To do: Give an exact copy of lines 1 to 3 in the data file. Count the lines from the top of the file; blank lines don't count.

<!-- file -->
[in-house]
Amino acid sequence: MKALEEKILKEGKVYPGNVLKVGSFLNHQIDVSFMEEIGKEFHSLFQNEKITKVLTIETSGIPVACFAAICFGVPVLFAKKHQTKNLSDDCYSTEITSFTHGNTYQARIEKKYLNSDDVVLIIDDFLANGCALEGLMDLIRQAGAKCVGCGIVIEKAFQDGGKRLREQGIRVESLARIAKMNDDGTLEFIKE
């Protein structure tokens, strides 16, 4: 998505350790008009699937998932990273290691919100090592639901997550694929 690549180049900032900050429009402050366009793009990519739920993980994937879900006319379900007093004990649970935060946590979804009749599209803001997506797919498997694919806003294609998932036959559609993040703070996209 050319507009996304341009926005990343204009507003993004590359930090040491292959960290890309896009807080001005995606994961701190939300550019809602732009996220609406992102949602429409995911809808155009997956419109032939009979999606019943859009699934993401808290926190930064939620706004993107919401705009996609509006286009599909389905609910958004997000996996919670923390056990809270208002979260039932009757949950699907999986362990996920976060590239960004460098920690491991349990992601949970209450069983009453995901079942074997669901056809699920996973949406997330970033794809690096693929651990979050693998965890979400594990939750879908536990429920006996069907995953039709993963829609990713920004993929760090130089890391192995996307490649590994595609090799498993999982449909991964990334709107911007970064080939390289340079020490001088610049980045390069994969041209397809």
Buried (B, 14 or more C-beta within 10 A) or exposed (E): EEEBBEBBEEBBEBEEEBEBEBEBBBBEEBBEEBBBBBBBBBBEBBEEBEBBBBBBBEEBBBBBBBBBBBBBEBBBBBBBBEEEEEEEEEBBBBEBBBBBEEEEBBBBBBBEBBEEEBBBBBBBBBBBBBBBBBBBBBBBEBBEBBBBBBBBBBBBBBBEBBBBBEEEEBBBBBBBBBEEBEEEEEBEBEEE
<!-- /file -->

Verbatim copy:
[in-house]
Amino acid sequence: MKALEEKILKEGKVYPGNVLKVGSFLNHQIDVSFMEEIGKEFHSLFQNEKITKVLTIETSGIPVACFAAICFGVPVLFAKKHQTKNLSDDCYSTEITSFTHGNTYQARIEKKYLNSDDVVLIIDDFLANGCALEGLMDLIRQAGAKCVGCGIVIEKAFQDGGKRLREQGIRVESLARIAKMNDDGTLEFIKE
């Protein structure tokens, strides 16, 4: 998505350790008009699937998932990273290691919100090592639901997550694929 690549180049900032900050429009402050366009793009990519739920993980994937879900006319379900007093004990649970935060946590979804009749599209803001997506797919498997694919806003294609998932036959559609993040703070996209 050319507009996304341009926005990343204009507003993004590359930090040491292959960290890309896009807080001005995606994961701190939300550019809602732009996220609406992102949602429409995911809808155009997956419109032939009979999606019943859009699934993401808290926190930064939620706004993107919401705009996609509006286009599909389905609910958004997000996996919670923390056990809270208002979260039932009757949950699907999986362990996920976060590239960004460098920690491991349990992601949970209450069983009453995901079942074997669901056809699920996973949406997330970033794809690096693929651990979050693998965890979400594990939750879908536990429920006996069907995953039709993963829609990713920004993929760090130089890391192995996307490649590994595609090799498993999982449909991964990334709107911007970064080939390289340079020490001088610049980045390069994969041209397809």